The lawsuit, filed by an organization called the Council for Education and Research on Toxics, cites the presence of acrylamide in coffee. The International Agency for Research on Cancer, a branch of the World Health Organization, describes acrylamide as a human neurotoxin and a “group 2A probable carcinogen.”
With those classifications, the chemical certainly does not sound like something people want floating in their morning pick-me-up. But experts said coffee drinkers should not change their habits on the basis of the new ruling.
“The name, ‘acrylamide,’ it makes it sound scary,” said Michelle Francl, a chemist at Bryn Mawr College in Pennsylvania. But, she pointed out, a liquid labeled “oxidane” sounds ominous, even though that’s a fancy term for water.
Rodents fed massive amounts of acrylamide do develop cancer. This is an “acceptable and appropriate” way to determine a carcinogenic effect, said J. Leonard Lichtenfeld, the American Cancer Society’s deputy chief medical officer. But anything — including water and oxygen — can be unsafe at the wrong dosage. Those lab rats and mice were dosed at rates 1,000 to 10,000 times higher than what humans consume in food, according to the American Cancer Society.
Links between cancer and acrylamide in humans are weak or need to be replicated in additional studies, said Timothy Rebbeck, a professor at the Dana-Farber Cancer Institute in Boston.
Lichtenfeld agreed. “There are no well-done human studies that answer the question definitively,” he said. What research there is indicates that the human body does not absorb the chemical at the same rate as rodents do, and we also metabolize it differently.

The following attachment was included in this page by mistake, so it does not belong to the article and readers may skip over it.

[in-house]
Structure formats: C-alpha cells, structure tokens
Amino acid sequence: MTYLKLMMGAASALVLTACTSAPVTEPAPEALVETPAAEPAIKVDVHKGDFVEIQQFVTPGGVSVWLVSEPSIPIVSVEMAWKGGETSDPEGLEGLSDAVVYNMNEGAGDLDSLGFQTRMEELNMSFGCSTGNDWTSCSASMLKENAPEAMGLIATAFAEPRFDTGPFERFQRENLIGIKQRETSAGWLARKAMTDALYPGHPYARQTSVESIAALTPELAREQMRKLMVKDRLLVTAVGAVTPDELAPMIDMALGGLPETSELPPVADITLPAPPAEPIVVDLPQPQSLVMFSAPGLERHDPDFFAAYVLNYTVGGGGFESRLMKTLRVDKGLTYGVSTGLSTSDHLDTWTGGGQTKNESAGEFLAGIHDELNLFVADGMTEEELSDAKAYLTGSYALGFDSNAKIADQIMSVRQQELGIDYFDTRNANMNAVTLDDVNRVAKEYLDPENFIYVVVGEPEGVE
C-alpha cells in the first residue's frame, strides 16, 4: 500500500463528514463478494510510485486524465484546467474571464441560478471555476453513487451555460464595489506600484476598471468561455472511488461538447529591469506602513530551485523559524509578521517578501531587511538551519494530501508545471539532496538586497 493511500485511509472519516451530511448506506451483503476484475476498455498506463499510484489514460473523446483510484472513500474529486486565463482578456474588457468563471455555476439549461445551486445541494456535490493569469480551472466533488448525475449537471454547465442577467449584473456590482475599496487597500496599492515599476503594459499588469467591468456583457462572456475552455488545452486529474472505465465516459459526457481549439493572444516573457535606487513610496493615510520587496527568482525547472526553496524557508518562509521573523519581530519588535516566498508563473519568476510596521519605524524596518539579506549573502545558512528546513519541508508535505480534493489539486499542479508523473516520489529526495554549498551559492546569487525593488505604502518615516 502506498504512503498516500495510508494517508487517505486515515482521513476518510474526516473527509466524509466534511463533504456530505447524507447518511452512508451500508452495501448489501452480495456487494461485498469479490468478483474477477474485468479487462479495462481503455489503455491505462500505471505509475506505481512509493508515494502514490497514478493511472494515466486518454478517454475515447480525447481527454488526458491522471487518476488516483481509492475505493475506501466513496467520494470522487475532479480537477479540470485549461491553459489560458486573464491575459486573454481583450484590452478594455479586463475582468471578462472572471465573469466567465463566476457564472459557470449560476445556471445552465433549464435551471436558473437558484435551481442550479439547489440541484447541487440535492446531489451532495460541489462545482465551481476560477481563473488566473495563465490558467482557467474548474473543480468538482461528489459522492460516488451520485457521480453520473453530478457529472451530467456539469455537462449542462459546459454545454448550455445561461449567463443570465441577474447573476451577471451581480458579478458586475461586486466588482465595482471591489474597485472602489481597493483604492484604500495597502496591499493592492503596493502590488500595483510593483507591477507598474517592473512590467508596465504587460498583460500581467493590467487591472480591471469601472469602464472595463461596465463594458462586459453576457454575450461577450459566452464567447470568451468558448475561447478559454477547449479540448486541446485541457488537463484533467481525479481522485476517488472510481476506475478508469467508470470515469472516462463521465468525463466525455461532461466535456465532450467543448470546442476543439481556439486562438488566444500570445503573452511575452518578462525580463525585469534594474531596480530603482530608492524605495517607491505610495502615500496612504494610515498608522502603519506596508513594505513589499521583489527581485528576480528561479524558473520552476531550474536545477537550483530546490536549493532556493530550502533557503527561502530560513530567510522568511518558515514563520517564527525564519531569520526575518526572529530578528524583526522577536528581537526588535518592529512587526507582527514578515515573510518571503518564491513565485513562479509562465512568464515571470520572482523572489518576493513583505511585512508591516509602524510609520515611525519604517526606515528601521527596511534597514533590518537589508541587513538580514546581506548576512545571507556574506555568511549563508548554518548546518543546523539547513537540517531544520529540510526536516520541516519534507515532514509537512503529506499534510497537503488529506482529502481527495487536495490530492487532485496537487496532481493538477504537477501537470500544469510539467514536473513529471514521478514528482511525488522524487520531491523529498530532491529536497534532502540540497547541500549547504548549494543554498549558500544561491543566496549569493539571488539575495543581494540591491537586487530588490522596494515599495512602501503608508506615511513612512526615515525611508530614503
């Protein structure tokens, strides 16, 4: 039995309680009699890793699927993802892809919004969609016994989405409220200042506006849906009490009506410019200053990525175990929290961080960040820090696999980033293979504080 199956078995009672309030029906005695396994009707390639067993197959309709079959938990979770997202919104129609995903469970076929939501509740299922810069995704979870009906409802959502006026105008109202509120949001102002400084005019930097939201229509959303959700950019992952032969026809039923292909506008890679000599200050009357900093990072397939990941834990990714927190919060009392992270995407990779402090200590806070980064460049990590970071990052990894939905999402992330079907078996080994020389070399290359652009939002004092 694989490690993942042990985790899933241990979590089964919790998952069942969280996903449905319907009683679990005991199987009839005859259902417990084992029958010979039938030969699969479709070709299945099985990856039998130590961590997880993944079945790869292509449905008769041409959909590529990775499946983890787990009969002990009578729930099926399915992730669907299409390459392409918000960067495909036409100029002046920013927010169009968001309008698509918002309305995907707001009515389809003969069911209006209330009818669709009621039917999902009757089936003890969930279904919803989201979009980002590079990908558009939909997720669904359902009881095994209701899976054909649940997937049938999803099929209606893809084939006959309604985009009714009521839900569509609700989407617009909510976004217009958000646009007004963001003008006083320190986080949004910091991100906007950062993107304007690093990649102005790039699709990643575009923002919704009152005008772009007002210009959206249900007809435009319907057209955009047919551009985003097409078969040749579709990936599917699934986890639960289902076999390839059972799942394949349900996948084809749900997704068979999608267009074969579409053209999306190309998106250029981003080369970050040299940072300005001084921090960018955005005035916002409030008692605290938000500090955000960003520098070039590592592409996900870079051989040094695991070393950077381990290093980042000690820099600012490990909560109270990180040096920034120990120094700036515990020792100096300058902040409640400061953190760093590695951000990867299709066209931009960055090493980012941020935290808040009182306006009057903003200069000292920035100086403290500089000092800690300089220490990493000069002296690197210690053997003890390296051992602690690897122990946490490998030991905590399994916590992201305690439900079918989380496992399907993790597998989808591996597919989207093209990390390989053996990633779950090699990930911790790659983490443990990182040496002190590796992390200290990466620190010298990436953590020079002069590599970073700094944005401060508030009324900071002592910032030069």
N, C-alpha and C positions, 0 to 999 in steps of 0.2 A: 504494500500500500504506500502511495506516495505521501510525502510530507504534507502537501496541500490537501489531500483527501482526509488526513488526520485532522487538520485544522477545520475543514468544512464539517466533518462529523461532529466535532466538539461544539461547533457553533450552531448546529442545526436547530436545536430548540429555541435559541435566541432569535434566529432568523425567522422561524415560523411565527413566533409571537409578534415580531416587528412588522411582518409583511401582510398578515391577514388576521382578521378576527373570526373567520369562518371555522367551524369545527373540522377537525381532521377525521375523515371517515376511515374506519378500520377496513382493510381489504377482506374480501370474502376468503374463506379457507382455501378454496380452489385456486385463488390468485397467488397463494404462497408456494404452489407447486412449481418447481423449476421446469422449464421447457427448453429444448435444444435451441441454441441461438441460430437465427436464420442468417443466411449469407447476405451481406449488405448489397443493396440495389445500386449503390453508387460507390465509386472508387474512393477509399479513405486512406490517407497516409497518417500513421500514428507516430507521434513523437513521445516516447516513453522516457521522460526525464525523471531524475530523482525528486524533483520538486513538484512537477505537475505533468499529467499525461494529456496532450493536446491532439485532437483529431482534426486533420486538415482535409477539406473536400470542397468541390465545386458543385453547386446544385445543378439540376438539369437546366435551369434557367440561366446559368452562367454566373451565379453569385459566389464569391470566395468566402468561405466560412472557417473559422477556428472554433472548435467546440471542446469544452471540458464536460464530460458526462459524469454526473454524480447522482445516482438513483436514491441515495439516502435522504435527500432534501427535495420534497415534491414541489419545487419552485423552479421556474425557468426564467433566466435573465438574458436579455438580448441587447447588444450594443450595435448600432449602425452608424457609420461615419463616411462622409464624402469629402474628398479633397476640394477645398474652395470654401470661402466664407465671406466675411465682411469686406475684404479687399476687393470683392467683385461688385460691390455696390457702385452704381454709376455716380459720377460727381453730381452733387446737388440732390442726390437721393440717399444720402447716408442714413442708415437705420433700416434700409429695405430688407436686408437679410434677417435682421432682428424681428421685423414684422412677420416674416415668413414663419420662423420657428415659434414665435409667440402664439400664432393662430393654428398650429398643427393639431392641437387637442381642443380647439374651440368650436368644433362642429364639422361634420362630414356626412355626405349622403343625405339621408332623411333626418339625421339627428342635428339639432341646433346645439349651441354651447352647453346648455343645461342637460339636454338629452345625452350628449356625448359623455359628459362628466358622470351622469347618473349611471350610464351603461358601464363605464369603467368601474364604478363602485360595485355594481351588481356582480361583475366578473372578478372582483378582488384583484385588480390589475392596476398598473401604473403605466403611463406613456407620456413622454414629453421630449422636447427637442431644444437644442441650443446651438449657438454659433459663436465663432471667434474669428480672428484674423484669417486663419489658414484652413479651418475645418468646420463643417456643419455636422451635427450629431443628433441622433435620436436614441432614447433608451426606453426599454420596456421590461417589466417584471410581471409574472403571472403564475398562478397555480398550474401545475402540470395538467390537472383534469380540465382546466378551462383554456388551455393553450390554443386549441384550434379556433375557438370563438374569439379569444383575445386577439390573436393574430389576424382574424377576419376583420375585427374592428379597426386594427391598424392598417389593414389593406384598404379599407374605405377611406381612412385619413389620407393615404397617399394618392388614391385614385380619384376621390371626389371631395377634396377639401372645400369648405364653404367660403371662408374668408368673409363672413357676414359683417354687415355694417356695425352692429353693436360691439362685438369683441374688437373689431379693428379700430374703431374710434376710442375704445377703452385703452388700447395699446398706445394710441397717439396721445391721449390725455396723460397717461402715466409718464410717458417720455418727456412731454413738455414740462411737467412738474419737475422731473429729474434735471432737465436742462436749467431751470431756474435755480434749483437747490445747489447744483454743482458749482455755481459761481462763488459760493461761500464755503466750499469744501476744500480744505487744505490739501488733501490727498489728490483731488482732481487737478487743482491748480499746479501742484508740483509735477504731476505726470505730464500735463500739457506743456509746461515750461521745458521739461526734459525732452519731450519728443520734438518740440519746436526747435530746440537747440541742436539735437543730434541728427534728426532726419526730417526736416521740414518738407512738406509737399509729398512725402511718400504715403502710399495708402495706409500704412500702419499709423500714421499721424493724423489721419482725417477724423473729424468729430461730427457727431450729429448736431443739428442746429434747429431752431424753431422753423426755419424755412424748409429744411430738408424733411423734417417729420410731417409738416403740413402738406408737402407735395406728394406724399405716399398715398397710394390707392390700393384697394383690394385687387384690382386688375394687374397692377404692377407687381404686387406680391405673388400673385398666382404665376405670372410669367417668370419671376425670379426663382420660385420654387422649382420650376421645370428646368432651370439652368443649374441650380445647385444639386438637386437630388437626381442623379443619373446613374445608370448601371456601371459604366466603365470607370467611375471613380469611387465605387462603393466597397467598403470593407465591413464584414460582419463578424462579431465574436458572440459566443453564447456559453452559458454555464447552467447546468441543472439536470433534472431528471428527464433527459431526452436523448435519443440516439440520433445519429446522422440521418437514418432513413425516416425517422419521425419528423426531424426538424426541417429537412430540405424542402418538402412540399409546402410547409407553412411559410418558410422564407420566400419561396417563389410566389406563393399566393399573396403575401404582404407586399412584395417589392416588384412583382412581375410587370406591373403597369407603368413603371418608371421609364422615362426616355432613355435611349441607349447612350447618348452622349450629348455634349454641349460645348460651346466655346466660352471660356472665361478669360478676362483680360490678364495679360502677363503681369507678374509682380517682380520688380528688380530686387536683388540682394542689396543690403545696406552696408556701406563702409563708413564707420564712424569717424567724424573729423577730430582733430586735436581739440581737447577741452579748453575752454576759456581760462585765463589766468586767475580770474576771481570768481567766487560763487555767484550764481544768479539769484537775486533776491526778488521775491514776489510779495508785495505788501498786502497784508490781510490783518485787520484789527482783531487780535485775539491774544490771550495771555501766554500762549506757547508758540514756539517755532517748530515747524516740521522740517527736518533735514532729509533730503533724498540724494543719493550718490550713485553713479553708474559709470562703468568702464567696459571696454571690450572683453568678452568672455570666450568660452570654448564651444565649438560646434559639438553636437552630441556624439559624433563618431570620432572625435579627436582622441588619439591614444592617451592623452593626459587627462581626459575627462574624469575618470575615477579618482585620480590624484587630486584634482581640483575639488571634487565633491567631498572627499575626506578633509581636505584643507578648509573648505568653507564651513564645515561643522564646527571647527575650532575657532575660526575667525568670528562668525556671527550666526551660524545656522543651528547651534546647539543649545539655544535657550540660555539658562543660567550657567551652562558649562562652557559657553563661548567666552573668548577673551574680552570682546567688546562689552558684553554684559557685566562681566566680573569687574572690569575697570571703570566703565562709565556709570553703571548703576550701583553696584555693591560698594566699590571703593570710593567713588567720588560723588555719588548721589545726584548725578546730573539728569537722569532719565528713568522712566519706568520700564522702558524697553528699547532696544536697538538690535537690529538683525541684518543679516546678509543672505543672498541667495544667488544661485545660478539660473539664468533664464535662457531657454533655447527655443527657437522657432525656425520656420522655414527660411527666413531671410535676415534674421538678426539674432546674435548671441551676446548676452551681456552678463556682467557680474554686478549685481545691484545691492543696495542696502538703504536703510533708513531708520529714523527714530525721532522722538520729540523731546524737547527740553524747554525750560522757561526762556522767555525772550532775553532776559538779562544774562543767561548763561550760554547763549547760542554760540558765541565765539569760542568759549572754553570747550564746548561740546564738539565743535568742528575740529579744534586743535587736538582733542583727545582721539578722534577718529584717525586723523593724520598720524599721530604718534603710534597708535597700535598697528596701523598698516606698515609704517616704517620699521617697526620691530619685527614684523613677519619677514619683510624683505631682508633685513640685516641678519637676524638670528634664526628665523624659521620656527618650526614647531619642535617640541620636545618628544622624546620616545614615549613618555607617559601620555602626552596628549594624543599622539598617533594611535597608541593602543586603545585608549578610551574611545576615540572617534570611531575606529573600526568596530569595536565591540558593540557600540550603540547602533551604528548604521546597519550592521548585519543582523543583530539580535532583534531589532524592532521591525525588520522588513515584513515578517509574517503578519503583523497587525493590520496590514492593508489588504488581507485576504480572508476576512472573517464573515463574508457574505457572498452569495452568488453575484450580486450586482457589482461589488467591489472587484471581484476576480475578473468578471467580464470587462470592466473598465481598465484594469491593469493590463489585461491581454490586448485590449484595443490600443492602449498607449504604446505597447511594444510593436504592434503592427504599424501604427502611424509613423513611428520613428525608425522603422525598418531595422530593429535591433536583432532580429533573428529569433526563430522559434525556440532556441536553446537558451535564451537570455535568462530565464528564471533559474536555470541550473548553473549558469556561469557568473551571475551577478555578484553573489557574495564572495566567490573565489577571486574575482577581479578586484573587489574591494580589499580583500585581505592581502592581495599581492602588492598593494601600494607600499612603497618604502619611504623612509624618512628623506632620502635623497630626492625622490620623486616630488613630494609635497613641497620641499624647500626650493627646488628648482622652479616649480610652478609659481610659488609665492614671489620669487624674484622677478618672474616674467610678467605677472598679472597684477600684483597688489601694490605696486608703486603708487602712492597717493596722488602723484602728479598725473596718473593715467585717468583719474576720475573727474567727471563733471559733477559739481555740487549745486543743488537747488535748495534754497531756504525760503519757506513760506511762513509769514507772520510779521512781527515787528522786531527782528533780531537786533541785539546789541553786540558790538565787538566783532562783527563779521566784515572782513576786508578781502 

“From a practical standpoint would we recommend people stop drinking coffee as a result of the judge’s decision? No,” Lichtenfeld said. “That’s not what the science shows us.”
Scientists at Stockholm University in Sweden discovered acrylamide in fried and baked foods in 2002. As starchy foods heat up, their sugars and amino acids react. Acrylamide is one of the byproducts.
“You can’t really make roasted coffee without making acrylamide,” Francl said. “What feels slightly chemophobic about it is to focus on coffee and not widely where acrylamide shows up.”
When the Food and Drug Administration tested various foods for acrylamide, the highest levels were found in coffee, chocolate, bread, cereal and especially in french fries and potato chips. (But even in chips, the highest acrylamide concentrations were measured in thousands of parts per billion, much lower than the levels that cause cancer in lab animals.)
It is easy for health professionals to suggest laying off the fries and chips just in case acrylamide is dangerous. Coffee, however, has possible health benefits, muddying the picture.
In November, the British Medical Journal published an umbrella review — pooling 201 studies that in turn had pooled smaller studies — of coffee and health. Higher consumption of coffee was associated with a lower risk of prostate cancer, endometrial cancer, leukemia, melanoma and other specific cancers.
“There are lots of studies that suggest coffee is protective for cancer,” Rebbeck said. “That evidence is at least as strong as the evidence against acrylamide.”
In 2016, the International Agency for Research on Cancer concluded that coffee was “unclassifiable” as a human carcinogen.
“The reality is coffee is not carcinogenic, according to IARC,” Lichtenfeld said.
Research into coffee consumption is difficult and often based on how people report their habits, which can be muddled by other foods they eat and their behaviors.
None of the protective associations between coffee and cancer are definitive, Rebbeck cautioned. (If they were, oncologists might be recommending infusions of coffee.) The science of coffee is too nuanced to present on a warning label, he said. “People can’t do a meta-analysis of the data while they’re in the supermarket.”
It is possible to “overload people with messages about risks and harms that are not particularly relevant,” Lichtenfeld said.